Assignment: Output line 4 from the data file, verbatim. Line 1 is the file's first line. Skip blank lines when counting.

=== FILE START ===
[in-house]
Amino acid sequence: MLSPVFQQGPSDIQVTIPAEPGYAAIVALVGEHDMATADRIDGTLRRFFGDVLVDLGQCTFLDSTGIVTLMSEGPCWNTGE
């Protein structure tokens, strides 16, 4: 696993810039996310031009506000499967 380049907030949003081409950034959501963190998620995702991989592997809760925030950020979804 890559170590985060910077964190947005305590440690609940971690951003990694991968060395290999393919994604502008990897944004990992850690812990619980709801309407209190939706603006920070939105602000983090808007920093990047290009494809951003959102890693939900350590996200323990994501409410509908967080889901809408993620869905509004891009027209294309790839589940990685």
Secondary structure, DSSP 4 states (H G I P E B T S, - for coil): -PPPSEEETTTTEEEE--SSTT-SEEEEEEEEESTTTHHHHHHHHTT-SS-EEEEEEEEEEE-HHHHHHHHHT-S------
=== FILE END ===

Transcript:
Secondary structure, DSSP 4 states (H G I P E B T S, - for coil): -PPPSEEETTTTEEEE--SSTT-SEEEEEEEEESTTTHHHHHHHHTT-SS-EEEEEEEEEEE-HHHHHHHHHT-S------